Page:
Results: BMI values decreased by 15.7% within the initial 3 mo after surgery (31.29 ± 0.73 vs 26.398 ± 0.68, P < 0.05) and then stabilized at 22% at 6 mo postoperative, resulting in similar values 12 mo postoperatively (20-25 kg/m(2)). All of the patients experienced improved T2DM, with 7 patients (78%) achieving complete remission (HbA1c < 6.5%), and 2 patients (22%) achieving improved diabetes (HbA1c < 7.0% with or without the use of oral hypoglycemic agents). At 3 mo postoperatively, fasting plasma glucose had also decreased (59%) (269.55 ± 18.24 mg/dL vs 100.77 ± 3.13 mg/dL, P < 0.05) with no further significant changes at 6 or 12 mo postoperatively. In the first month postoperatively, there was a complete withdrawal of hypoglycemic medications in all patients, who were taking at least 2 hypoglycemic drugs preoperatively. GLP-1 levels significantly increased after surgery (149.96 ± 31.25 vs 220.23 ± 27.55) (P < 0.05), while GIP levels decreased but not significantly. p53 gene expression significantly increased in the duodenal mucosa (P < 0.05, 2.06 fold) whereas the tumor growth factor-β gene expression significantly increased (P < 0.05, 2.52 fold) in the ileal mucosa after surgery.

Conclusion: Metabolic surgery ameliorated diabetes in all of the patients, accompanied by increased anti-proliferative intestinal gene expression in non-excluded segments of the intestine.
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http://dx.doi.org/10.3748/wjg.v21.i22.6990DOI Listing
http://www.ncbi.nlm.nih.gov/pmc/articles/PMC4462741PMC
June 2015

Clock genes, pancreatic function, and diabetes.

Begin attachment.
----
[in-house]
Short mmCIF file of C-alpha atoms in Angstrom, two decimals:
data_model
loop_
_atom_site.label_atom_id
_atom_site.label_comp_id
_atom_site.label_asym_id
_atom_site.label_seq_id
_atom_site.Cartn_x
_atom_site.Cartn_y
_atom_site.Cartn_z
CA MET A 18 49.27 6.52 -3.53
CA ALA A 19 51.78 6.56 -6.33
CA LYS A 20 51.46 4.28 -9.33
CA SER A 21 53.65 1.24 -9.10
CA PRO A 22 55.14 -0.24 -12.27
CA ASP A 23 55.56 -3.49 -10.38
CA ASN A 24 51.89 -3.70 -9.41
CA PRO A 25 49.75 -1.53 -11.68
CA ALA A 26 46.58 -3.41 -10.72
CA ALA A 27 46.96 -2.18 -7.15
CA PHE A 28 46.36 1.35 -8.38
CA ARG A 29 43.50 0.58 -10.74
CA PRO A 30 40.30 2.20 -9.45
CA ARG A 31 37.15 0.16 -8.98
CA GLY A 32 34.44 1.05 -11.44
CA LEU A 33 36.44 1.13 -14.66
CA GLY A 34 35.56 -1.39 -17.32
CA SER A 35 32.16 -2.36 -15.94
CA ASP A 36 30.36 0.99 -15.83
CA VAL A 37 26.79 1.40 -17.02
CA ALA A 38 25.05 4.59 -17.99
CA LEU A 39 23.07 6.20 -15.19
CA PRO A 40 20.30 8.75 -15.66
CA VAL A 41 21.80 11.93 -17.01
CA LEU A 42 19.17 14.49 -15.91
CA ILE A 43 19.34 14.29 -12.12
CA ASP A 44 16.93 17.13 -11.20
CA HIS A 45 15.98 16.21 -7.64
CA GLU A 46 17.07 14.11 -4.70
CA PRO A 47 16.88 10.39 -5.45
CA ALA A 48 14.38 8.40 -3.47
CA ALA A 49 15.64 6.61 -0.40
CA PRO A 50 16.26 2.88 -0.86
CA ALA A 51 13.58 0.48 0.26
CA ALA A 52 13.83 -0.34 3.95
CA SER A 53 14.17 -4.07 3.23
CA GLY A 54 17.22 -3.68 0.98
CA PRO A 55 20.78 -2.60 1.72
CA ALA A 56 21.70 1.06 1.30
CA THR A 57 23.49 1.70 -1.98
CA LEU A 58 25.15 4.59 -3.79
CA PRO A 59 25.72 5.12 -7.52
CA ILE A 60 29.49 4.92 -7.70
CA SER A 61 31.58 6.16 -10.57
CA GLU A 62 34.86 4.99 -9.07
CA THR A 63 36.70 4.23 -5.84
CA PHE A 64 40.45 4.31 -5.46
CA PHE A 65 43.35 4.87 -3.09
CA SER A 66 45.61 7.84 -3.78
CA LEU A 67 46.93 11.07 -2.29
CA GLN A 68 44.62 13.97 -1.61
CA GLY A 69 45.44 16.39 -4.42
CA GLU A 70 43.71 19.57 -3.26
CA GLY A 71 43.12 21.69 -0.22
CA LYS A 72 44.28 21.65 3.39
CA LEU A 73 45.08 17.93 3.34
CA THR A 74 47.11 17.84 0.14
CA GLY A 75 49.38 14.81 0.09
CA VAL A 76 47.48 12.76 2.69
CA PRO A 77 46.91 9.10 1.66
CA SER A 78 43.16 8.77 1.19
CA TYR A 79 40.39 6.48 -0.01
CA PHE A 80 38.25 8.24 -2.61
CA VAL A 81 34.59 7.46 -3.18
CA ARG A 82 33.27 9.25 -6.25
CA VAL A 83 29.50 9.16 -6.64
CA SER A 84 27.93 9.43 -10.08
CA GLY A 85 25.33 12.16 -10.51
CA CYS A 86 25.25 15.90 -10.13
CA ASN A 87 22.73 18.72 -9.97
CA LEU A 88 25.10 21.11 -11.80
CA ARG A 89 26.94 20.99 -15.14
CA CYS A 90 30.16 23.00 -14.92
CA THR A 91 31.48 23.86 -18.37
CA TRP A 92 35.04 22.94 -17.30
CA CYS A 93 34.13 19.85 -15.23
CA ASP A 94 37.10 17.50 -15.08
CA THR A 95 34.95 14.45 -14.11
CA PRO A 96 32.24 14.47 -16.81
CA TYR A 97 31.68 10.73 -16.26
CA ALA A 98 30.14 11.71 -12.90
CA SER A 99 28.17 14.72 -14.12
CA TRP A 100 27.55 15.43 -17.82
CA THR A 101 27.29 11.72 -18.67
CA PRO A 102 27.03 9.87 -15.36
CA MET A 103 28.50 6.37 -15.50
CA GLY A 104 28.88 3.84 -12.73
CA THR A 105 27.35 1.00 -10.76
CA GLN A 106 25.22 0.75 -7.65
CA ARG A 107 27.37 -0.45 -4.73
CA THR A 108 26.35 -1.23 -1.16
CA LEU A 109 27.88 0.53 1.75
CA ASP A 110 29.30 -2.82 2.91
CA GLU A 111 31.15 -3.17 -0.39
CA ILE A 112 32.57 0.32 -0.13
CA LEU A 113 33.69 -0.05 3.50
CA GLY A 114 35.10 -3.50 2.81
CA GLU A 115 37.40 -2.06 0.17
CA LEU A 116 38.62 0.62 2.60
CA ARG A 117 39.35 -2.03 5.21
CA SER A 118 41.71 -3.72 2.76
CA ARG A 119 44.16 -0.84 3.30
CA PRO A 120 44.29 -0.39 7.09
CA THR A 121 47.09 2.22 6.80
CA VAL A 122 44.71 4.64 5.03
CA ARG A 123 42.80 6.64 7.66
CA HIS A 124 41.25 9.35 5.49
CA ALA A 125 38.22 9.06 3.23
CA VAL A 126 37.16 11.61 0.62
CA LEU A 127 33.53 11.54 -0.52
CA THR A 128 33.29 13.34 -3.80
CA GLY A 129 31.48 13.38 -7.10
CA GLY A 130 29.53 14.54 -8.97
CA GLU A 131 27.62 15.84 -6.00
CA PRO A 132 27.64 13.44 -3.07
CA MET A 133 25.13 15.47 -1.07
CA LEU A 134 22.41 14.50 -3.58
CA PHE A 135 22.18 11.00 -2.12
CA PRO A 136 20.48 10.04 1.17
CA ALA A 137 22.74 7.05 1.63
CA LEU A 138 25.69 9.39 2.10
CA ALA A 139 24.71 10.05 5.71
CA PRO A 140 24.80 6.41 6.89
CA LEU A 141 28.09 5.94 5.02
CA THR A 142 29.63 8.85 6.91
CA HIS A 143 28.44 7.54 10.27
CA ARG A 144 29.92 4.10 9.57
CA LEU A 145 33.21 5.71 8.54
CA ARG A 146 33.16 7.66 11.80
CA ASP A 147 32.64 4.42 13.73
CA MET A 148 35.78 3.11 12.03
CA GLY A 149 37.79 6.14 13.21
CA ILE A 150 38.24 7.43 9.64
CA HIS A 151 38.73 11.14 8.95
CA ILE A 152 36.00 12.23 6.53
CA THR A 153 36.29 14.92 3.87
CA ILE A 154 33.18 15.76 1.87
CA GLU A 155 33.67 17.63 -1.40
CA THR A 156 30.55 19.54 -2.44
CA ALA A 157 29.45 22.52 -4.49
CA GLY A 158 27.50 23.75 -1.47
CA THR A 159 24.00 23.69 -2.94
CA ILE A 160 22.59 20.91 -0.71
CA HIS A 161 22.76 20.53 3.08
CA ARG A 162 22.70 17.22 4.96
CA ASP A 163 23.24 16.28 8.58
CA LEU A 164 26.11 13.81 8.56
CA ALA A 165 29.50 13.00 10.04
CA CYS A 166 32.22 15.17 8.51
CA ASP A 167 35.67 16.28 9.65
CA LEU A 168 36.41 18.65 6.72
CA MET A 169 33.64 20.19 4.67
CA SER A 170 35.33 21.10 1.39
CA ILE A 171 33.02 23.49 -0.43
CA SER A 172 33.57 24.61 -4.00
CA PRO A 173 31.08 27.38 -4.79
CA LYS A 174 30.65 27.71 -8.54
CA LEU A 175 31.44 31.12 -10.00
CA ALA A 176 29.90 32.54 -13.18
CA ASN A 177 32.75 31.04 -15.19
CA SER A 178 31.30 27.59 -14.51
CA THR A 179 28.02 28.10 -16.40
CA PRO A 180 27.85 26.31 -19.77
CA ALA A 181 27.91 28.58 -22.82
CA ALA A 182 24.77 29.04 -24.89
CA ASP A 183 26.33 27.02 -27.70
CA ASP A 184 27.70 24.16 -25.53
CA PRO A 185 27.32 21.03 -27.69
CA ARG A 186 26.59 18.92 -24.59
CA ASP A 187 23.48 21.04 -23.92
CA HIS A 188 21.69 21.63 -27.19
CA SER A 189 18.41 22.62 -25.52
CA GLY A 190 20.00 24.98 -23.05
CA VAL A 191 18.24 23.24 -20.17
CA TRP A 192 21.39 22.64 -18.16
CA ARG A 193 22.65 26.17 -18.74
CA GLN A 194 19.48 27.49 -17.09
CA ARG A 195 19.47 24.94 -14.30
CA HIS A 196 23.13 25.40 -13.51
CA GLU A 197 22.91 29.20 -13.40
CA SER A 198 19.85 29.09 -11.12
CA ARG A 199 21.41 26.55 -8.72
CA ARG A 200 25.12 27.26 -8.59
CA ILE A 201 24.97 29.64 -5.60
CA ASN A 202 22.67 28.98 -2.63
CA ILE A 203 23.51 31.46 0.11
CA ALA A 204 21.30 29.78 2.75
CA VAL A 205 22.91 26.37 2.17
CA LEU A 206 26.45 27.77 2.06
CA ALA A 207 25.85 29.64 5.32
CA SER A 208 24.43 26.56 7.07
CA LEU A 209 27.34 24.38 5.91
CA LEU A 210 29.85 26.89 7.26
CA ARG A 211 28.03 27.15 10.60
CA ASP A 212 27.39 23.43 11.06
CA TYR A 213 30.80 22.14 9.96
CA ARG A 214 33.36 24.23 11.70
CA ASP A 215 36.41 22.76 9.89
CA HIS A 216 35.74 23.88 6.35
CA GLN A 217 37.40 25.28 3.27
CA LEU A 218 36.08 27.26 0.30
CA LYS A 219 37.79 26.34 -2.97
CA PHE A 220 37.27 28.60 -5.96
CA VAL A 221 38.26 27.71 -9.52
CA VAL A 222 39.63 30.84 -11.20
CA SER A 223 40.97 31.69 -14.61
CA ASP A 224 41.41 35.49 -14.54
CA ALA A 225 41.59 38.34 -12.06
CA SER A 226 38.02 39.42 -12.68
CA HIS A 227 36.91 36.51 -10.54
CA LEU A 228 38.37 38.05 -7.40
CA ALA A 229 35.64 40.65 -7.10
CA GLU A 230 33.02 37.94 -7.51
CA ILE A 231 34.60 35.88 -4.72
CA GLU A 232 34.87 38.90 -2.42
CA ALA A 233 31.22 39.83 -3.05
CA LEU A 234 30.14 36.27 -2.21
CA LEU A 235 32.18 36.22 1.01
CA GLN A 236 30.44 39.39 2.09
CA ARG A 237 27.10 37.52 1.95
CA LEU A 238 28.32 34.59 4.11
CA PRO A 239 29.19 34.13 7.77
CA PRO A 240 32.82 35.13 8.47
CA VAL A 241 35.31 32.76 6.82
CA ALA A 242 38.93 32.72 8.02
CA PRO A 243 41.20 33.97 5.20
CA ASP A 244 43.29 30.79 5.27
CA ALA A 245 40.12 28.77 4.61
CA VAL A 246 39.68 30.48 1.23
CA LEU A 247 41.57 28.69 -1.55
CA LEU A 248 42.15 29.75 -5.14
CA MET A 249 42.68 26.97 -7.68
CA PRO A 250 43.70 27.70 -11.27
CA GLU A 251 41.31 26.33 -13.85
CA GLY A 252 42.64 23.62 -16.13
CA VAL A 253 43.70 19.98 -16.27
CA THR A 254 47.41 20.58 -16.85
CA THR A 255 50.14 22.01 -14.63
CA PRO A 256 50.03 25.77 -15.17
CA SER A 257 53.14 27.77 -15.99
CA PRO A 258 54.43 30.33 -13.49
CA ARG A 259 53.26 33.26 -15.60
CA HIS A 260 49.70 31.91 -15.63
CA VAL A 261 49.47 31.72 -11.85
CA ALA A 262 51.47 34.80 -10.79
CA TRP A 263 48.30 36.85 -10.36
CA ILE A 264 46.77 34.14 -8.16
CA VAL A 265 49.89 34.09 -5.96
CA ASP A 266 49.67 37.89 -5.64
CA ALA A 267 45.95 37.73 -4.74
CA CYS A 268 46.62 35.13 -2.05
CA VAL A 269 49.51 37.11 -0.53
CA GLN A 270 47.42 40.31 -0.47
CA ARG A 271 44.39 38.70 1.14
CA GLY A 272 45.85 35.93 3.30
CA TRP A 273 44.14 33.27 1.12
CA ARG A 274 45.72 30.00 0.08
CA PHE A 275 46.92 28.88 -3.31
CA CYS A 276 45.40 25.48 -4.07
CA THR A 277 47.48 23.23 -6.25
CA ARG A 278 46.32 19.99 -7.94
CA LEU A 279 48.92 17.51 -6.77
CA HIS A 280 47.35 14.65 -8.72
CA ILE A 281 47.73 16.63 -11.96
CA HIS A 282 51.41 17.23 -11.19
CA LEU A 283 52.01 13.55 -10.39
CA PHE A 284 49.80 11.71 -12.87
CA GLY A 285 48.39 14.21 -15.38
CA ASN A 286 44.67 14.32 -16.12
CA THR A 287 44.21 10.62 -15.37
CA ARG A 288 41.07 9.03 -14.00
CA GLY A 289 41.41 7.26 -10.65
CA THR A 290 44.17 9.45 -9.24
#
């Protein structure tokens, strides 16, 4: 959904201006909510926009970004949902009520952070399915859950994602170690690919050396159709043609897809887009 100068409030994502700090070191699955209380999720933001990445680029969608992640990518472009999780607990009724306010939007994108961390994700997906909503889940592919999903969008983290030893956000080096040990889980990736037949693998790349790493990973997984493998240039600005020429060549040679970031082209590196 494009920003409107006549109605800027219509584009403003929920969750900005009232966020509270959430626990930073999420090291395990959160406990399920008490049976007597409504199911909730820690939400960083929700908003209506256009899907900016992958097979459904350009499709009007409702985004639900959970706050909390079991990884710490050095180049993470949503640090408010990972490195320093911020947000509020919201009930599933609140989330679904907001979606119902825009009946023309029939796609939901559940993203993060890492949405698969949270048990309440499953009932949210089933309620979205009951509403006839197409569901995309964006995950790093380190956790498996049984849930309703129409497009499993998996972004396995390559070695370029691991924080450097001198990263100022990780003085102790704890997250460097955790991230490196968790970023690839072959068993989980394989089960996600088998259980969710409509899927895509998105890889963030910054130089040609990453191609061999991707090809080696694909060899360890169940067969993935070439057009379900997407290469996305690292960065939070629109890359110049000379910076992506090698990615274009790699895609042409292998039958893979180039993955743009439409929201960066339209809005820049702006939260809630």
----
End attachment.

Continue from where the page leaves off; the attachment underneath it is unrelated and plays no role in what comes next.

Trends Mol Med 2014 Dec 5;20(12):685-93. Epub 2014 Nov 5.

CIBER de Diabetes y Enfermedades Metabólicas Asociadas (CIBERDEM), 08033 Barcelona, Spain; Instituto de Bioingeniería, Universidad Miguel Hernández, 03202 Elche, Spain. Electronic address:

Circadian physiology is responsible for the temporal regulation of metabolism to optimize energy homeostasis throughout the day. Disturbances in the light/dark cycle, sleep/wake schedule, or feeding/activity behavior can affect the circadian function of the clocks located in the brain and peripheral tissues. These alterations have been associated with impaired glucose tolerance and type 2 diabetes. Animal models with molecular manipulation of clock genes and genetic studies in humans also support these links. It has been demonstrated that the endocrine pancreas has an intrinsic self-sustained clock, and recent studies have revealed an important role of clock genes in pancreatic β cells, glucose homeostasis, and diabetes.
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http://dx.doi.org/10.1016/j.molmed.2014.10.007DOI Listing
http://www.ncbi.nlm.nih.gov/pmc/articles/PMC4862830PMC
December 2014

Altered clock gene expression in obese visceral adipose tissue is associated with metabolic syndrome.

PLoS One 2014 3;9(11):e111678. Epub 2014 Nov 3.

CIBER de Diabetes y Enfermedades Metabólicas Asociadas (CIBERDEM), Barcelona, Spain; Diabetes and Obesity Research Laboratory, IDIBAPS, Barcelona, Spain; Department of Endocrinology and Nutrition, Hospital Clinic, Barcelona, Spain.